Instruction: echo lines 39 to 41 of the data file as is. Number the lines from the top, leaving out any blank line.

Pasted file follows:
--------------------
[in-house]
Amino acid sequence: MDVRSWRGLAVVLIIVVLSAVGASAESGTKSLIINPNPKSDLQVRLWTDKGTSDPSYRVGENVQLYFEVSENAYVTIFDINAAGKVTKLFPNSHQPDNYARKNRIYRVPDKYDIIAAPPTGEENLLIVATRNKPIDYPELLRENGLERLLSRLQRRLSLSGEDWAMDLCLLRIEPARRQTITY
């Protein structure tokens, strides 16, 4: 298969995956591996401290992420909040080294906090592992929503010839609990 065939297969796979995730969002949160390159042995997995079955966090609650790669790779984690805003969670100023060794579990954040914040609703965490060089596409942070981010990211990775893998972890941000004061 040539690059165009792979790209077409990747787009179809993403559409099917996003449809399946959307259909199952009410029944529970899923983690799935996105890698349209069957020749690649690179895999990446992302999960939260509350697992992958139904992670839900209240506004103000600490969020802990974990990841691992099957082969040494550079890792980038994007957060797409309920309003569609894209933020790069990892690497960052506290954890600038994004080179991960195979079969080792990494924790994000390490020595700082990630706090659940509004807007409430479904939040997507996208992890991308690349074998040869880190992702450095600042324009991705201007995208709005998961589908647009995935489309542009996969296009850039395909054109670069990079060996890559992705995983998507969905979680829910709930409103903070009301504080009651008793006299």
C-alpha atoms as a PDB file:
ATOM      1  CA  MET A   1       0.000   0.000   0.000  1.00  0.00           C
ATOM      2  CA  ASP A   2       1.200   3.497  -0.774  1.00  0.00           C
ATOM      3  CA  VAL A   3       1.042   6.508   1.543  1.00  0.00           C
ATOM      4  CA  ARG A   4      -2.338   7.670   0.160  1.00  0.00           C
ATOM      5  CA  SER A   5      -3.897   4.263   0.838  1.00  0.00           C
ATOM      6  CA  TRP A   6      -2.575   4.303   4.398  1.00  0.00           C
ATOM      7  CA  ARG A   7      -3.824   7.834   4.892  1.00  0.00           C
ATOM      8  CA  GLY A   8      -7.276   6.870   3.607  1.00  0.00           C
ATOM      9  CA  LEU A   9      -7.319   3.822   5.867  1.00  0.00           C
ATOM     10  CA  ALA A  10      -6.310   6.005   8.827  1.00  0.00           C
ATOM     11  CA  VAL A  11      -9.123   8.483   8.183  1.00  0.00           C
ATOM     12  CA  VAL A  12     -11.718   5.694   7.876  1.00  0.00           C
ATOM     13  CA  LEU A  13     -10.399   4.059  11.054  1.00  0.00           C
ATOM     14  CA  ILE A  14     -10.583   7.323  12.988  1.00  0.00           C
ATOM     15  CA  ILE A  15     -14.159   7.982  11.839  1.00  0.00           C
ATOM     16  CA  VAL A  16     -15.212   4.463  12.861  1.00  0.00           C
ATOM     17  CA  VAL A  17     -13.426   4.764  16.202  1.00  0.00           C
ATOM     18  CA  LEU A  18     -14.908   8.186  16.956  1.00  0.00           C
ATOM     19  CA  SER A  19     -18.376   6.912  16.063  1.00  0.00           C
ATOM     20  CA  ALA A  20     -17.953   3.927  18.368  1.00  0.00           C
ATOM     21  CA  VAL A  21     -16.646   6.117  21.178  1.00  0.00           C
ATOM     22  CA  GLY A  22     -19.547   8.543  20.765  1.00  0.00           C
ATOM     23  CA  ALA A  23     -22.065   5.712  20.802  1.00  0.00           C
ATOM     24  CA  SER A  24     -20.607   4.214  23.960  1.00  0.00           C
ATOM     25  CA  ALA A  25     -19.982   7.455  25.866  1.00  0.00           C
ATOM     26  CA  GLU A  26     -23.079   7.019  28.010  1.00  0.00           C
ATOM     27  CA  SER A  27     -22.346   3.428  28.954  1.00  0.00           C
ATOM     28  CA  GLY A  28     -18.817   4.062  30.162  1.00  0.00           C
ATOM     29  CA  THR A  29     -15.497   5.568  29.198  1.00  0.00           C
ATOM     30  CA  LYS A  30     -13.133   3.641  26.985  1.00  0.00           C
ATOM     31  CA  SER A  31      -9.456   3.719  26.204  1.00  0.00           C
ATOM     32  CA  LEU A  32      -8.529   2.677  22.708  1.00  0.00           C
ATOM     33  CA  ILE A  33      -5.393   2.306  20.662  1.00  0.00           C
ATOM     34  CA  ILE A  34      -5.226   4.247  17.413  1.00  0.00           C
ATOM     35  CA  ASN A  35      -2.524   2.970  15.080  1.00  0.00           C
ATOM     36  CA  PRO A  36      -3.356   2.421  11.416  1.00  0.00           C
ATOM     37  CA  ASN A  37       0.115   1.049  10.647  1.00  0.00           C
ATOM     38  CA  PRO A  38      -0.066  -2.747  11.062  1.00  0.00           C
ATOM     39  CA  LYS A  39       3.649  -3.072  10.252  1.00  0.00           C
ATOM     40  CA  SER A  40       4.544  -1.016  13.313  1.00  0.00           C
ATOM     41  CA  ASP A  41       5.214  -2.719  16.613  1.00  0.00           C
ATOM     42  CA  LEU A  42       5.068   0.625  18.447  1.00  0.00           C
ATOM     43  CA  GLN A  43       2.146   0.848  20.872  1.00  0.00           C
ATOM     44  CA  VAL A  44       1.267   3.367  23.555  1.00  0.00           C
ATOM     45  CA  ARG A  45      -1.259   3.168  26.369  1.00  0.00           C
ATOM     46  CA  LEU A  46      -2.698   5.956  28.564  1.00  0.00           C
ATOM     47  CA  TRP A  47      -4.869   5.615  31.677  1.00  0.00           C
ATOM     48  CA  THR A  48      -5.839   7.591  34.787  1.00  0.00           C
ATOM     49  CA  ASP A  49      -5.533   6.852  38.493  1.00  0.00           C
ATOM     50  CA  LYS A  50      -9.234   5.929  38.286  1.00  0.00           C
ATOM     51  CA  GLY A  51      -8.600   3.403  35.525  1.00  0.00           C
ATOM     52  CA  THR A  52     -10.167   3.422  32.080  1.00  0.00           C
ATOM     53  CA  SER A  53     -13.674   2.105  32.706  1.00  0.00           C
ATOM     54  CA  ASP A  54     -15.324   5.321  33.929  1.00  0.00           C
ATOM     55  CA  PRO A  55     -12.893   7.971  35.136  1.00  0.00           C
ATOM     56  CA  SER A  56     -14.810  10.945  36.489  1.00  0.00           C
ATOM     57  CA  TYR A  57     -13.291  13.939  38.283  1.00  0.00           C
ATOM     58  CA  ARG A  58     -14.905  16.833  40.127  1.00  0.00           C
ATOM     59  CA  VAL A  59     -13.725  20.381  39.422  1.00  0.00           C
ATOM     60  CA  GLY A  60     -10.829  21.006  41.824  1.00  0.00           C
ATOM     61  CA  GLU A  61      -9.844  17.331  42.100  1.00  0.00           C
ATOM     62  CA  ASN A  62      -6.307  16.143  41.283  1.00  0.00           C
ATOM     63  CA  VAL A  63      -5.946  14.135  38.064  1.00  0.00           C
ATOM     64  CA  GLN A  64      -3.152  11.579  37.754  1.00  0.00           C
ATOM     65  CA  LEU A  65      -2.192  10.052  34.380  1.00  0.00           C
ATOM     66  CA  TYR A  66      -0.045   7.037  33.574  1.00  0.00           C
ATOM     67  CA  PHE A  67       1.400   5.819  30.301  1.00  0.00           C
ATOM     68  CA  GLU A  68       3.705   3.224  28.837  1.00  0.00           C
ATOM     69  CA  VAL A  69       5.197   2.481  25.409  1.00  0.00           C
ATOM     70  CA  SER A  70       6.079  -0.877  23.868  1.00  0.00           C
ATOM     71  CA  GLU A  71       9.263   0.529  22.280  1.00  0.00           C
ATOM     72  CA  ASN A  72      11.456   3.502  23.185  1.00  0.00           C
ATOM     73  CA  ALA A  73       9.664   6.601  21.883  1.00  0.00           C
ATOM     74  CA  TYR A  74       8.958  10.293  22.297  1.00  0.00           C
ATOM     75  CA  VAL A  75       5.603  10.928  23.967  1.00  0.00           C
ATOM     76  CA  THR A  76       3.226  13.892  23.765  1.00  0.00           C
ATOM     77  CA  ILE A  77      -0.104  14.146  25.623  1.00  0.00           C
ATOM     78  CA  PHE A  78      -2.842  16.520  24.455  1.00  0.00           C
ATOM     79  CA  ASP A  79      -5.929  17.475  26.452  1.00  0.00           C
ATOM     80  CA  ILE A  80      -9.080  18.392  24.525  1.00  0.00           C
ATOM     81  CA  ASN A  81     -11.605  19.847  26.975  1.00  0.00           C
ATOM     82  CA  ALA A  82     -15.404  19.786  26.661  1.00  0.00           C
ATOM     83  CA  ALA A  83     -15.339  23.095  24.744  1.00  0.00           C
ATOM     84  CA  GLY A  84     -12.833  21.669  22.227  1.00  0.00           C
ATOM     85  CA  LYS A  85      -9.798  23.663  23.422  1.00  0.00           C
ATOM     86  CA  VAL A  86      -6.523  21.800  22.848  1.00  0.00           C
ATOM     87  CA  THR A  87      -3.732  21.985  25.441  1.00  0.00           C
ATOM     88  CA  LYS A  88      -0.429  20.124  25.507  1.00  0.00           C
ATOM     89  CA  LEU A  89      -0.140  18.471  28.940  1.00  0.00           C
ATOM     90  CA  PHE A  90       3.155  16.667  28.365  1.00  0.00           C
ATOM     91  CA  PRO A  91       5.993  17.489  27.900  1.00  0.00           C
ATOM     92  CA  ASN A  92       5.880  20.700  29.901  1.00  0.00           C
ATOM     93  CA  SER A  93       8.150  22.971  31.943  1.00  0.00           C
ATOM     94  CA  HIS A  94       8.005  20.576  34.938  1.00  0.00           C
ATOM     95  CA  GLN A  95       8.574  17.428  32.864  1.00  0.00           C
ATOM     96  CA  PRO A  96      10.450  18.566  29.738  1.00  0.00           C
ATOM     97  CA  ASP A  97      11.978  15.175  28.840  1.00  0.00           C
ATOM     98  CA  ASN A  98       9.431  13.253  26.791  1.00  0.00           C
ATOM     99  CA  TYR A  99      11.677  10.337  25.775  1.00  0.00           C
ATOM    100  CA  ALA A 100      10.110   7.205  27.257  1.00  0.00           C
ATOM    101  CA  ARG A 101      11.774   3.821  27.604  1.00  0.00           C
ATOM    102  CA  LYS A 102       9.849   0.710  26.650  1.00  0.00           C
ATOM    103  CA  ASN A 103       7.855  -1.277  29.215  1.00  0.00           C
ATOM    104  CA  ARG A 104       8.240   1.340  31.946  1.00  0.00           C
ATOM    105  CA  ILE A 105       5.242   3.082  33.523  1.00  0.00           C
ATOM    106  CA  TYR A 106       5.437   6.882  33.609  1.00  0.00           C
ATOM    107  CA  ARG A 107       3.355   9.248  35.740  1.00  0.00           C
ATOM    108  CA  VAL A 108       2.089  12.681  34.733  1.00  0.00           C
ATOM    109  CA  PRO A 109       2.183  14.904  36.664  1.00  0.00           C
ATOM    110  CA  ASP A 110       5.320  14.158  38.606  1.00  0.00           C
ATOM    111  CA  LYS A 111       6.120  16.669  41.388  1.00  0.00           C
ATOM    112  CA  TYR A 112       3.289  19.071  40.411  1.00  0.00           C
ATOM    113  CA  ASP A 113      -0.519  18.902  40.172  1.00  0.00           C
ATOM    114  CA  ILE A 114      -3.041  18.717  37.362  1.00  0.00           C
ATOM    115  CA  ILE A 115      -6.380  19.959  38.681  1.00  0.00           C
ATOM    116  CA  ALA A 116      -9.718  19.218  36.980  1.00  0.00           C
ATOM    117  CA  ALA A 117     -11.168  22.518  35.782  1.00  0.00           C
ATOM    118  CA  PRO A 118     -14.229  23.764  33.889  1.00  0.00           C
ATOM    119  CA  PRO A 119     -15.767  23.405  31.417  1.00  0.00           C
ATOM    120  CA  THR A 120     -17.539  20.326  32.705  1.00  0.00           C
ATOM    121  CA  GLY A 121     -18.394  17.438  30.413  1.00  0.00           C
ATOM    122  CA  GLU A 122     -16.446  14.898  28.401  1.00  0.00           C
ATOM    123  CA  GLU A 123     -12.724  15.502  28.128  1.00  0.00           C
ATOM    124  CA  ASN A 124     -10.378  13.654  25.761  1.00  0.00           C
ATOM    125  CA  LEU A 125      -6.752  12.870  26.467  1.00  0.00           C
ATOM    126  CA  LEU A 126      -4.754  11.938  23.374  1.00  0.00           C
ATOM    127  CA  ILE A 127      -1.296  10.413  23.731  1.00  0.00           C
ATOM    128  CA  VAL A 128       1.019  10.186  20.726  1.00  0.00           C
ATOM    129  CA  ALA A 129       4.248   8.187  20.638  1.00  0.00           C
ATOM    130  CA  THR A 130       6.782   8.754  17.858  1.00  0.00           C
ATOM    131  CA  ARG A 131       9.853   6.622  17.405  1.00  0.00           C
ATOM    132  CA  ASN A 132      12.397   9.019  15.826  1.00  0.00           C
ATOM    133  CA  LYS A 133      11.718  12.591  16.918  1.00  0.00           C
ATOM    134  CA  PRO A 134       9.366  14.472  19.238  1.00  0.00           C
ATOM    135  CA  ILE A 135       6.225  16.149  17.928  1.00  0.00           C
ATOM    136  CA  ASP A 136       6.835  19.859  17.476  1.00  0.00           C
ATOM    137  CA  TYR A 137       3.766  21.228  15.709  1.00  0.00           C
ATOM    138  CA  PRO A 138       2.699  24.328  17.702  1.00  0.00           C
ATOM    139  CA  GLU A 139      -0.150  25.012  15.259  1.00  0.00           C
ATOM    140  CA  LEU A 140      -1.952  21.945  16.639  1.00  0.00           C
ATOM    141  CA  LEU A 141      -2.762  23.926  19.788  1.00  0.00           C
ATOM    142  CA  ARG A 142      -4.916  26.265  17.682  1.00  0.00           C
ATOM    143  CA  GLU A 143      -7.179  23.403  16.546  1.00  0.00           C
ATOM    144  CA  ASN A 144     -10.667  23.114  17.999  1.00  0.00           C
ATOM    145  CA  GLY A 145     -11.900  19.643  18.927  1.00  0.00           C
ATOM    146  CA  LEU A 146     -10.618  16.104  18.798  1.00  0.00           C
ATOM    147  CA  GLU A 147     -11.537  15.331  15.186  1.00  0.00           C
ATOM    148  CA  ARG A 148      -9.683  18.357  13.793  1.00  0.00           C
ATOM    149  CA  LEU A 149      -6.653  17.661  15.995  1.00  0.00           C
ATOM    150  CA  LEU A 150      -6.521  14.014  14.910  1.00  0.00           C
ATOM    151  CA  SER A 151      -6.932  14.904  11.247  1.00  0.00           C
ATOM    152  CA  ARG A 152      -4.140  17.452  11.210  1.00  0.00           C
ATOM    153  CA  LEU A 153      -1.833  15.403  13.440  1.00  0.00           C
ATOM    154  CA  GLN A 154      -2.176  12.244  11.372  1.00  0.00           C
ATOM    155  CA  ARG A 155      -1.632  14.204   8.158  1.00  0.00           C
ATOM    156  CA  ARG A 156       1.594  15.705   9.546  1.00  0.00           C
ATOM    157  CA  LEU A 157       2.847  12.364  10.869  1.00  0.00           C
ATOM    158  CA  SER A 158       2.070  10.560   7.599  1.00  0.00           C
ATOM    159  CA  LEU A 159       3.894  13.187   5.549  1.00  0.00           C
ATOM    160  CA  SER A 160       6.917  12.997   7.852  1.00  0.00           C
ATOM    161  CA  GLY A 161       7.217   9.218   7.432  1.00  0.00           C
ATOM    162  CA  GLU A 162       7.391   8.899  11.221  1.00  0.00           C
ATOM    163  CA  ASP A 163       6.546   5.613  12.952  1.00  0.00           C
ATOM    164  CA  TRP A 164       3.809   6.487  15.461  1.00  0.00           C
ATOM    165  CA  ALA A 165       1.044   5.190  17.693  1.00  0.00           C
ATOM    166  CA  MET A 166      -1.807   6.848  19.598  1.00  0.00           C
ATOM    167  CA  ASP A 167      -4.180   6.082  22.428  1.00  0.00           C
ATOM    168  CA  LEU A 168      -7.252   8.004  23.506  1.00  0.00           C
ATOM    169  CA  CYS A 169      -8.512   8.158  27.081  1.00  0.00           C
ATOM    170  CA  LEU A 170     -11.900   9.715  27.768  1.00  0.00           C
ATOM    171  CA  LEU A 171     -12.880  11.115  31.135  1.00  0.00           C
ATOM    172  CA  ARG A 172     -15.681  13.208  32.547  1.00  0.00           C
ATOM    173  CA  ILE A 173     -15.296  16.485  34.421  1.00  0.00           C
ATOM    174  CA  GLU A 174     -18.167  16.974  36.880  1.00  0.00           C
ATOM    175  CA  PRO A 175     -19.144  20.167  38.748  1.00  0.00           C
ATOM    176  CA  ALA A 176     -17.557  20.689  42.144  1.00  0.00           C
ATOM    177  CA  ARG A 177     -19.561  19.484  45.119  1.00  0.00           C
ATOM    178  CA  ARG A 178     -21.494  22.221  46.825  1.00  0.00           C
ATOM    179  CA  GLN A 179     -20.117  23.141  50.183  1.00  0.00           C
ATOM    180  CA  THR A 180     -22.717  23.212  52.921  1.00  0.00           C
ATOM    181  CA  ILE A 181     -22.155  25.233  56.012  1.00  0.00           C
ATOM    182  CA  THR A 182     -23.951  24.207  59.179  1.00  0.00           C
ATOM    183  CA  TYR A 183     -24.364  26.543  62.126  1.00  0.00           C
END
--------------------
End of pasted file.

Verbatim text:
ATOM     35  CA  ASN A  35      -2.524   2.970  15.080  1.00  0.00           C
ATOM     36  CA  PRO A  36      -3.356   2.421  11.416  1.00  0.00           C
ATOM     37  CA  ASN A  37       0.115   1.049  10.647  1.00  0.00           C